We can relate to the Apostle Paul’s aspiration: “That I may gain Christ . . . that I may know him and the power of his resurrection, and may share his sufferings, becoming like him in his death, that if possible I may attain the resurrection from the dead. Not that I have already obtained this or am already perfect; but I press on to make it my own, because Christ Jesus has made me his own. . . . but one thing I do, forgetting what lies behind and straining forward to what has ahead, I press on toward the goal for the prize of the upward call of God in Christ Jesus. Let those of us who are mature be thus minded; and if in anything you are otherwise minded, God will reveal that also to you. Only let us hold true to what we have attained.” (Philippians 3:8c-16)


          I personally believe that our simplistic, merely confessing Christianity, has done havoc to the gospel of Jesus Christ. Our dogmatic, absolute, exclusive and “only believe” (as Bonhoeffer said “Cheap Grace”) Christianity will lead to the demise of our nation and to our true Christian witness.


          The early disciples of Jesus were called “Christians” for the first time in Antioch (Acts 11:26) because they were “Christ-like”. They followed Jesus, not merely confessed Jesus as Lord and Savior.


          A missionary named Murray asked his membership class: “What does it mean to be a Christian?” The young converts in one accord answered, “Mr Murray, you!” Missionary Murray personified Jesus. He was the definition of Christian to the young converts. Living among them they saw Jesus in his life.


III. EVANGELISM IS TO SEE THE IMAGE OF GOD IN OTHERS

          The Good News, the Gospel of Jesus Christ, is that God seeks Creation out of Chaos—the potential of every person as they are re-created in the image and likeness of God. The Good News (euaggelion) is that our Creator/God loves you and me and long for our wholeness (holiness). Jesus said, “I am come that you might have Life and have it more abundantly” (John 10:10) The Parables of Jesus reveals a seeking God for His lost sheep, the lost coin, the lost prodigal son. We read of the prodigal coming to realize his true identity and what it means to be a person as we read, “he came to himself” and returned to his father. The Gospel is the Amazing Grace of God that causes us to sing: “I once was lost but now I’m found, was blind, but now I see.” We find our true identity; what it means to be a person; “for me to live is Christ—created in God’s image.”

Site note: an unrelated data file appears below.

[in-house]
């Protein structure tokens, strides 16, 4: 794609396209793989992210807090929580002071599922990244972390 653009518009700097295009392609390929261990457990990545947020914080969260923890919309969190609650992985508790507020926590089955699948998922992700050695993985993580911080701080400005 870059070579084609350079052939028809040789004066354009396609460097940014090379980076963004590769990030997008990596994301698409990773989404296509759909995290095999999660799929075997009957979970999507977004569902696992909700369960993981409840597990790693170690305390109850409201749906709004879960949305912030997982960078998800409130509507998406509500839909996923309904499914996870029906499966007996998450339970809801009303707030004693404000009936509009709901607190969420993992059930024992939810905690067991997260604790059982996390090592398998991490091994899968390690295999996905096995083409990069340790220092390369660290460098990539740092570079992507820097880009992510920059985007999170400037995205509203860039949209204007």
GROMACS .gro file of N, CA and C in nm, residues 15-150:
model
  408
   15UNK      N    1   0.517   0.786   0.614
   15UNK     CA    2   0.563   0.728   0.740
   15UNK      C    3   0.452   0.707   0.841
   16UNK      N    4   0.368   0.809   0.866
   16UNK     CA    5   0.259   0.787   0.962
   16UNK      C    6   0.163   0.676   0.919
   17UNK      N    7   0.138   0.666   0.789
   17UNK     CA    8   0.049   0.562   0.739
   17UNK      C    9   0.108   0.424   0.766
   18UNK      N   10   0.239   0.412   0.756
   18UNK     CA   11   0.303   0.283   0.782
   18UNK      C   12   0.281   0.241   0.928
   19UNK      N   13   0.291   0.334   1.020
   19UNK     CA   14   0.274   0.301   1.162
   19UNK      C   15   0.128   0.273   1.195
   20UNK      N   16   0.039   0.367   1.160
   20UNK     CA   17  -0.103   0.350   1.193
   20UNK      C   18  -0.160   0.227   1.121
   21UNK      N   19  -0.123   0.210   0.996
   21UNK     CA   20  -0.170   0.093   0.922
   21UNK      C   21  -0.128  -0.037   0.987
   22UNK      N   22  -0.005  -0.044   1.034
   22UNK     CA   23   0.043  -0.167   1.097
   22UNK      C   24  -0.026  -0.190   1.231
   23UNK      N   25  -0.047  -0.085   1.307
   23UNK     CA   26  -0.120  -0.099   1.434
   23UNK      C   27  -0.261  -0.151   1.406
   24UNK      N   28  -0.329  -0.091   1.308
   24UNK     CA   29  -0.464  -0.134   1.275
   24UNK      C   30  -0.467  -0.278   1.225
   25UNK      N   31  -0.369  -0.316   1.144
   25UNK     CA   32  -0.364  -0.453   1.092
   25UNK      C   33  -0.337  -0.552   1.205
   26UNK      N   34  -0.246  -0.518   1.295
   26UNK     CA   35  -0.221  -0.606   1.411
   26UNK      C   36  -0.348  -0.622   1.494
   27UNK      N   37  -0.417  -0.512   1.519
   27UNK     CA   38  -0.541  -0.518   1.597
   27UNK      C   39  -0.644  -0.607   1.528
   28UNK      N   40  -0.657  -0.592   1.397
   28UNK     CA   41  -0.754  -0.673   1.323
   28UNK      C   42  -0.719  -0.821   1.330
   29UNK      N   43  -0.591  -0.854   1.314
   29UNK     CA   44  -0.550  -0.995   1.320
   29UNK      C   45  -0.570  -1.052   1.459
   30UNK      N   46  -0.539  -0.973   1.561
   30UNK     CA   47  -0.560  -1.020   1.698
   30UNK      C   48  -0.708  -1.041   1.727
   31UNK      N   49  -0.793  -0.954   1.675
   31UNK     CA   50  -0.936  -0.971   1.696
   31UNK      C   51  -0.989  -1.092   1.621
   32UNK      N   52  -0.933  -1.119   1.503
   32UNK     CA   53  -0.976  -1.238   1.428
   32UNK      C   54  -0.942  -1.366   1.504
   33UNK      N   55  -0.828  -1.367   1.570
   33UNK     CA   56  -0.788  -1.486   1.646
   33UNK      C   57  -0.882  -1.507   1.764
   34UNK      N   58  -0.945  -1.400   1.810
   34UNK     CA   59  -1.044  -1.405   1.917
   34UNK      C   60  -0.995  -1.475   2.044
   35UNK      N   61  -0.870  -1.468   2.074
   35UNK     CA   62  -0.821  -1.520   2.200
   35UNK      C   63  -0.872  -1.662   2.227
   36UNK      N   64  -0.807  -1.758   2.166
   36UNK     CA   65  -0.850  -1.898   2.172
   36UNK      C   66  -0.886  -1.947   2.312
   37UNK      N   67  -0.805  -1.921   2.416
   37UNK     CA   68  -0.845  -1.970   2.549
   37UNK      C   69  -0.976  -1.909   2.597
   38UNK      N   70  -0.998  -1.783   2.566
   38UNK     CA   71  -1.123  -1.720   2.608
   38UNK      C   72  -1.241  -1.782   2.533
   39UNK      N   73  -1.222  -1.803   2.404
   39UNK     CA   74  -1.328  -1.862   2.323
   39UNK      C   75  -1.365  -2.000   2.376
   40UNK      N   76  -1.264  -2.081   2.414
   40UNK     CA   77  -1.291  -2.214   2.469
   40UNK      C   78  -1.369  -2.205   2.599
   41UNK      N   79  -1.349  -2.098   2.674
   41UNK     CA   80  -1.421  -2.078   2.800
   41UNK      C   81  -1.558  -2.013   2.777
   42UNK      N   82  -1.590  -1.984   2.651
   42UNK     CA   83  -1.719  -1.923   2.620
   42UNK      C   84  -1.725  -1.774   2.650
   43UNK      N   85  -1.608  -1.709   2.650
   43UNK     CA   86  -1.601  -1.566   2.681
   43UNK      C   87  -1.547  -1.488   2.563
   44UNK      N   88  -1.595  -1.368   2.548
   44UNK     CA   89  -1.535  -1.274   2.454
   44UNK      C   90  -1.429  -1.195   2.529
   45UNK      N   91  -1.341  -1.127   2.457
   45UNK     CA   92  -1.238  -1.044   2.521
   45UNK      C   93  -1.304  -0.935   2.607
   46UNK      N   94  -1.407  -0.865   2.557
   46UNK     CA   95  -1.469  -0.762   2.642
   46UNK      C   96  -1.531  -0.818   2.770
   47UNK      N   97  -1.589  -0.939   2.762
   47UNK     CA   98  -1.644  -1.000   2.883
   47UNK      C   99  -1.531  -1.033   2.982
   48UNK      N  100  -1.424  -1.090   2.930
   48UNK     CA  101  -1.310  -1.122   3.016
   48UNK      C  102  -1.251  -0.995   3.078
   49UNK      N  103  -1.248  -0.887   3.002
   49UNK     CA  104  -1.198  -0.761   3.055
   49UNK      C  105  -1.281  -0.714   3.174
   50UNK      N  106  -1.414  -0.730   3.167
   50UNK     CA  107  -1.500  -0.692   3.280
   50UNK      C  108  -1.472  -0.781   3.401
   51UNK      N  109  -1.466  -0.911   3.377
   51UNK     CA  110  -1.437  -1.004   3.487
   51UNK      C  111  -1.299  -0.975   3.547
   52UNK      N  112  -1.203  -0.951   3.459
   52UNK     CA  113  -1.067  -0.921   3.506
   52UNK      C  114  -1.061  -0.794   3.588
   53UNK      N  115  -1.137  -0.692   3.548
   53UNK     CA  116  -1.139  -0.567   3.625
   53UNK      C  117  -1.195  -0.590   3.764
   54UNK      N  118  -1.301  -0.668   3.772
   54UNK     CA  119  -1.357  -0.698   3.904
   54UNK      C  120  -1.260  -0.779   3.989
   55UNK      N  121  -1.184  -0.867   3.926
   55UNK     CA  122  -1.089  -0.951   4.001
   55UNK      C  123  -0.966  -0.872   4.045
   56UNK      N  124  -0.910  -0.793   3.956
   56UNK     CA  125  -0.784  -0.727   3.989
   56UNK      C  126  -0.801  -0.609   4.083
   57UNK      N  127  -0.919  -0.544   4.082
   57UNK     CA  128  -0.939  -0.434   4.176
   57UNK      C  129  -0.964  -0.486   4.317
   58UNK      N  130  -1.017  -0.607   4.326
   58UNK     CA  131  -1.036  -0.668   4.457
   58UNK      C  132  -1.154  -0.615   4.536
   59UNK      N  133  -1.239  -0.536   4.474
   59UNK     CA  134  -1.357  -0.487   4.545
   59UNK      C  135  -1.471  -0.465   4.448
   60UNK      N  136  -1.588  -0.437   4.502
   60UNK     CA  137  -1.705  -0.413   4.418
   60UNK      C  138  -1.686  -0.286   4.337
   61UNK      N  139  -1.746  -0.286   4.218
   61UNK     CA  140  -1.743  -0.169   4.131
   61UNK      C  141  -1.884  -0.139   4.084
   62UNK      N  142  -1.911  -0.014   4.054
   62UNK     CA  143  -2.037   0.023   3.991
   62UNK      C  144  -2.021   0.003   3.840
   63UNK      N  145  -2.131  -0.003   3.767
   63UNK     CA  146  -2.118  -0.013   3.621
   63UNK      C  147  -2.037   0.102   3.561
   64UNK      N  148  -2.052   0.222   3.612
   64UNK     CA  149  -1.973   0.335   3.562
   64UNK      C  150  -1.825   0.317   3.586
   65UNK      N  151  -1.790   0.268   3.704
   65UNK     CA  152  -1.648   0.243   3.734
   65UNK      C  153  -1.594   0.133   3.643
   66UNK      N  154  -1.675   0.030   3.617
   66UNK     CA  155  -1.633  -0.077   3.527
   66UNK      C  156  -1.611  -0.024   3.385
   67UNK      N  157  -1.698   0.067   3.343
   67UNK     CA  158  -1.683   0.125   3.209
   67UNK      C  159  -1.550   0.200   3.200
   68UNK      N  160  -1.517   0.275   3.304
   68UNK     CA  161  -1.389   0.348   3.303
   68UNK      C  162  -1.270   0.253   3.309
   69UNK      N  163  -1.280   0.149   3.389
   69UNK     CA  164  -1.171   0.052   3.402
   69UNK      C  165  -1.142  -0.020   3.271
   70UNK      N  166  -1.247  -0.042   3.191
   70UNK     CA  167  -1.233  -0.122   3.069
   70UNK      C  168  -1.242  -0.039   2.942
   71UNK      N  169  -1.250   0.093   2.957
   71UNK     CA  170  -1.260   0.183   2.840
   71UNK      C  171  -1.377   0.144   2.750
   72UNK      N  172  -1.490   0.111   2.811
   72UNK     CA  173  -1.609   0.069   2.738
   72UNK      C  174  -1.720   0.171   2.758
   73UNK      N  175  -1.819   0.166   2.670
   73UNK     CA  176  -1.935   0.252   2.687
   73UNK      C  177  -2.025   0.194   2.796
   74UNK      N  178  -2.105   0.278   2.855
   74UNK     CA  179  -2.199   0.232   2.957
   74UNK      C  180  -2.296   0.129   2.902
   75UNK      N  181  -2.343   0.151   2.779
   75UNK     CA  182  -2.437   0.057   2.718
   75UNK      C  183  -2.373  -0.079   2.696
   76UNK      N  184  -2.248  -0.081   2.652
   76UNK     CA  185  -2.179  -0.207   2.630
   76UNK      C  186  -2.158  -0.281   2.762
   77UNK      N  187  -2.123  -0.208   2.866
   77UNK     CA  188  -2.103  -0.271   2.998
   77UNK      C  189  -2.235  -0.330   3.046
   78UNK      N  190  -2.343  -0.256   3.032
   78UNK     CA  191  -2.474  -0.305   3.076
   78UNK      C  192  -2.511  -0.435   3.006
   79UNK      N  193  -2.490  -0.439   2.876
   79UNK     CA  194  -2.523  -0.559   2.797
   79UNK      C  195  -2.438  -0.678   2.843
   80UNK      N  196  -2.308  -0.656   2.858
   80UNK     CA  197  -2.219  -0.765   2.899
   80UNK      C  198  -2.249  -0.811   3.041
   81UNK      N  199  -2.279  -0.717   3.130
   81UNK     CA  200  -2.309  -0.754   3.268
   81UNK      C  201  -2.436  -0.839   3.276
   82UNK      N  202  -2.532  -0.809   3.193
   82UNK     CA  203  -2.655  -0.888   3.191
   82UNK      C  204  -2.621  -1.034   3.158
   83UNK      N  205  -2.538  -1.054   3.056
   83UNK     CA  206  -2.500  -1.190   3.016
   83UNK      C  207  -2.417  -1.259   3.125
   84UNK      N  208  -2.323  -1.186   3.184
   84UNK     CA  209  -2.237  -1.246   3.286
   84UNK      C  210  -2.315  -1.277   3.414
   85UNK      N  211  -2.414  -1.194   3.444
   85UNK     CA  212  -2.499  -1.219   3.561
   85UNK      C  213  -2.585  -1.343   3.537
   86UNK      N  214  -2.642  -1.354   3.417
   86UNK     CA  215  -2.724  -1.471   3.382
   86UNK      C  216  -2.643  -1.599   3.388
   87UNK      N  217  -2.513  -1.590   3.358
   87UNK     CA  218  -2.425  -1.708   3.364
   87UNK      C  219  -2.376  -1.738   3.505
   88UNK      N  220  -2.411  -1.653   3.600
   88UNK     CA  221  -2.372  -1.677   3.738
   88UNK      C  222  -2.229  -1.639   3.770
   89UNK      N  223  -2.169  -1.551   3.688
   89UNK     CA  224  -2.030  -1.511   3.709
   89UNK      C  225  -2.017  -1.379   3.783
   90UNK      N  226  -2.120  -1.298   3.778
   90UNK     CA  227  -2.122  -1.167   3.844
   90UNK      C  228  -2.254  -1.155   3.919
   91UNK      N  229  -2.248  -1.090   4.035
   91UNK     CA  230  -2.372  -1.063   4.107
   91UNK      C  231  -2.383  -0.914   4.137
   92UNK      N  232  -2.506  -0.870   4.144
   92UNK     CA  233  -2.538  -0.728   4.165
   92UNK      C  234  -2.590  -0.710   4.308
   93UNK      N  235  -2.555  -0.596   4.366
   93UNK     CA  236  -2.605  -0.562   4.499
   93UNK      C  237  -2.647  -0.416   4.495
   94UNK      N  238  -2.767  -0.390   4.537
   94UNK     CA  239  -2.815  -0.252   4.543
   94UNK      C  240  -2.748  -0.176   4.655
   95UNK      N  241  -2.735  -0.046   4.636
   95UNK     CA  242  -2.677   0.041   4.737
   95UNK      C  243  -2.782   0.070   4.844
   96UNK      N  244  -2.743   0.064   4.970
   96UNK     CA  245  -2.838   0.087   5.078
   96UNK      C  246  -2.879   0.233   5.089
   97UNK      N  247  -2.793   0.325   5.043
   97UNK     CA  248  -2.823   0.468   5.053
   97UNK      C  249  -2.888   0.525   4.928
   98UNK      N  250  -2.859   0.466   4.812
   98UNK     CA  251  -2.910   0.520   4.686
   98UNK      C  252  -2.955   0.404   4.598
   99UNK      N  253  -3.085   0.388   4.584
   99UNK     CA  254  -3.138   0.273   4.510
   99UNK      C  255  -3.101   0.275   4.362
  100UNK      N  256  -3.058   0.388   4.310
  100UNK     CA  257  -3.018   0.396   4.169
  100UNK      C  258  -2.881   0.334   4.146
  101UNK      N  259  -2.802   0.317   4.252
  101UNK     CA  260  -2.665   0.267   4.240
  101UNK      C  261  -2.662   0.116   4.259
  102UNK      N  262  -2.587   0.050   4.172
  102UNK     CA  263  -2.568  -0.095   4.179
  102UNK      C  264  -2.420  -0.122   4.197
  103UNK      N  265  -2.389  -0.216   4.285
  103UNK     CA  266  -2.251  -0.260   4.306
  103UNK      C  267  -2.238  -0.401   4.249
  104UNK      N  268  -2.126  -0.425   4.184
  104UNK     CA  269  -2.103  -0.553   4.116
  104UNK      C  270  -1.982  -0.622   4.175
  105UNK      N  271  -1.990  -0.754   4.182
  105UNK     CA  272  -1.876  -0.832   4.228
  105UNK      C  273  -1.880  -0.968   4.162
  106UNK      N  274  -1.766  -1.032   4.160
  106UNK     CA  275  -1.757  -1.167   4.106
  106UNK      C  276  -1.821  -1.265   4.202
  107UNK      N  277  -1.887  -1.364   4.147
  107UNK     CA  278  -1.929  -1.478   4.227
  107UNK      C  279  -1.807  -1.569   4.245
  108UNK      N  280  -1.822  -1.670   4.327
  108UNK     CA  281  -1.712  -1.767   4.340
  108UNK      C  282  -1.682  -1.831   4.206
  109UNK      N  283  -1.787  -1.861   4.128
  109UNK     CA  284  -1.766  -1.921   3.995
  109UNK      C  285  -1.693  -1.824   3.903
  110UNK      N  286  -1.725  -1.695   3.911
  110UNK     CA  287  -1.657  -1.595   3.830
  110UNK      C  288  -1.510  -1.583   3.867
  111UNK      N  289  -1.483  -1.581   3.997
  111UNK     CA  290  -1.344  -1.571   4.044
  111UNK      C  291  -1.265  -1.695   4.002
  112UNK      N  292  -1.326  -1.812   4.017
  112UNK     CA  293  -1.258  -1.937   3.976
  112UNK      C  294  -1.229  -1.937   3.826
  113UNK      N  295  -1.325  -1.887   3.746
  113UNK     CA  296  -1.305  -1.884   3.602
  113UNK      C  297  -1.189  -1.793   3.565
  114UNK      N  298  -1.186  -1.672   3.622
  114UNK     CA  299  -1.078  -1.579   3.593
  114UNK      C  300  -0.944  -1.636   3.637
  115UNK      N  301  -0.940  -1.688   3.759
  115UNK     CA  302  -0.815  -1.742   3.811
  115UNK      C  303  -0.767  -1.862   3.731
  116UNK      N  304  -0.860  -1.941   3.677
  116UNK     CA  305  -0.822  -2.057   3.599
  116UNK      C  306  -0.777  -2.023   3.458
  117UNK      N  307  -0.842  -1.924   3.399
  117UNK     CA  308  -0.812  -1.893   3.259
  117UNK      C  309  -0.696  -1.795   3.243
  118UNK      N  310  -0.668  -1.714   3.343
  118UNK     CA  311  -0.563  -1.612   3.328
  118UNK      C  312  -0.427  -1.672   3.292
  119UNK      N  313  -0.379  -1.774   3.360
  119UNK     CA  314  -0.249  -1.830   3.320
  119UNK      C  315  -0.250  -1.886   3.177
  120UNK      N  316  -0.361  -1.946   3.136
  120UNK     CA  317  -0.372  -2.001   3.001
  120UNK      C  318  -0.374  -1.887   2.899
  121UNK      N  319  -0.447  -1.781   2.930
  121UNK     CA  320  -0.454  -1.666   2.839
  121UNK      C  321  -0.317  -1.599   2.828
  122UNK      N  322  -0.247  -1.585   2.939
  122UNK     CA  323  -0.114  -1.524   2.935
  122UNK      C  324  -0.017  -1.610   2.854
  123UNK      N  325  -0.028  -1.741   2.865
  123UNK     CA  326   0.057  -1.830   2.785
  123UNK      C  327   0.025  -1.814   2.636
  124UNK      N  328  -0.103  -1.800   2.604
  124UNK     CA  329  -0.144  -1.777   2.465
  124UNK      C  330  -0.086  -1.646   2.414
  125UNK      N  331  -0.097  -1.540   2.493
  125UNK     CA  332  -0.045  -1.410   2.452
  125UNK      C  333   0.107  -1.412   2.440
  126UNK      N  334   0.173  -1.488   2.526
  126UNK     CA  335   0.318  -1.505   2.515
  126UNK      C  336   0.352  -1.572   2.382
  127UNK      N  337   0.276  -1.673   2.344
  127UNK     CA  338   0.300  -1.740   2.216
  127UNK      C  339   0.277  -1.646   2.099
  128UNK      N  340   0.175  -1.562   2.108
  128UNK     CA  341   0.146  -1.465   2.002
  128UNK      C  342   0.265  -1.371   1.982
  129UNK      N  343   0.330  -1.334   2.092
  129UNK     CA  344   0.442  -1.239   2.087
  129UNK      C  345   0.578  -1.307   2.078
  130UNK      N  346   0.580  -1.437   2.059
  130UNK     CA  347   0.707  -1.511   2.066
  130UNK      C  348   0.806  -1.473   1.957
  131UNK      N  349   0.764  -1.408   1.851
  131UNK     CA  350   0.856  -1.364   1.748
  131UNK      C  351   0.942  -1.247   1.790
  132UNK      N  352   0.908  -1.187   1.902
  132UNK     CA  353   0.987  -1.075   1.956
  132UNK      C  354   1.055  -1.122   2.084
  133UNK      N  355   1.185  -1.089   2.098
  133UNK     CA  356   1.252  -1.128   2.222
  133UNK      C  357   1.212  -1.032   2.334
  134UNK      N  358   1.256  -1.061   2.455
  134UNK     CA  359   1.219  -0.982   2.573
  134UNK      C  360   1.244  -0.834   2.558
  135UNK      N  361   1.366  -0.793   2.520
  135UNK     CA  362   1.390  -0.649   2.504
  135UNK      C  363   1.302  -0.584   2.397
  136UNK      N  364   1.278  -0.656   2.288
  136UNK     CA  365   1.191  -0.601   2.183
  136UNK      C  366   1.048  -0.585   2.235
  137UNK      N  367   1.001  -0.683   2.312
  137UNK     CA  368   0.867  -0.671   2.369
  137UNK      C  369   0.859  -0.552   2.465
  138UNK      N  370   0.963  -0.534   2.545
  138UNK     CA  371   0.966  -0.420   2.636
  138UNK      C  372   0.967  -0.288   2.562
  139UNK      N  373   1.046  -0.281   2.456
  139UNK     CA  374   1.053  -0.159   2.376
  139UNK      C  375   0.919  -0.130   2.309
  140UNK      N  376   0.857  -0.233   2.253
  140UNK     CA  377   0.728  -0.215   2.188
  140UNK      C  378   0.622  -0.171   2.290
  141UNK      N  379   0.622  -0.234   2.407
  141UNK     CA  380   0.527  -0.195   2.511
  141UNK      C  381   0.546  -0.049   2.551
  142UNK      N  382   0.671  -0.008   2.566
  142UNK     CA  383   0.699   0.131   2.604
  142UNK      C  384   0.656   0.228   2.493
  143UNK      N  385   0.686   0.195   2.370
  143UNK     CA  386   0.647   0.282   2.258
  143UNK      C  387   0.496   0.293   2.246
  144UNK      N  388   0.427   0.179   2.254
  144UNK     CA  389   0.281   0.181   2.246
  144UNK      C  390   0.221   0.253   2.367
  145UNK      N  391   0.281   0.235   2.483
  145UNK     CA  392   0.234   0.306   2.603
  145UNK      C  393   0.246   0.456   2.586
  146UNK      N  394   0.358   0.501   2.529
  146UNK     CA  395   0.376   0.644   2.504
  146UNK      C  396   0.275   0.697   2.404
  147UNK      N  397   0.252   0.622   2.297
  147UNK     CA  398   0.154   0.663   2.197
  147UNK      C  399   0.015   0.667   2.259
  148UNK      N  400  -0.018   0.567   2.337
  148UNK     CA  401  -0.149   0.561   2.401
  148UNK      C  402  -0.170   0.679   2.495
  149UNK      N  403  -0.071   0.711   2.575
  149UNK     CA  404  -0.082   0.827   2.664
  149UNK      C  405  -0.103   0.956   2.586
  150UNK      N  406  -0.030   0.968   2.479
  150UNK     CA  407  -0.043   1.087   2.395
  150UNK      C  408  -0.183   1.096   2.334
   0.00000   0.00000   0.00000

Mother Teresa saw the image of God in everyone—especially in the sick and the dying. This is the meaning of Jesus’ teaching in Matthew 25:45: “Inasmuch as you have done it to the least of these my brethren, you have done it unto me.”

 

Conclusion:

          Florence and I just returned for our Poston III Concentration Camp Reunion where about 400 gathered together renewing our acquaintances and recalling our times together when we were incarcerated and considered “enemy aliens” because of our Japanese ancestry. As a young man, 23 years of age, I was escorted out of camp and ordained as an American Baptist minister, without seminary training, and was made the pastor of the Poston III Ecumenical Christian Church. As pastor, I was asked to be a parole officer of a young restless gang known as the Twenty-Squares. The 20 Squares crashed dances and caused a lot of trouble in the camp. The Chief of Police, a friend of mine, asked that the church be responsible to care for these restless troublemakers. Well, during our Poston III Reunion, there was one former member of the 20 Squares that approached me again and again filled with appreciation and gratitude. I only remembered him as “Toasty” as his real name was Futoshi Hirai. He is a fine Christian gentleman today. There were two boys whose names were “Akira” in the 20 Squares. We called them “Killers” in camp because they were causing trouble. The last I heard, one was a Sunday School teacher.


          Evangelism is seeking the image of God—the potential in everyone: for we are all in the process of becoming. May we all aspire to be like Jesus, and become what we are meant to be—a real person in the image and likeness of God. What you are to be you are now becoming.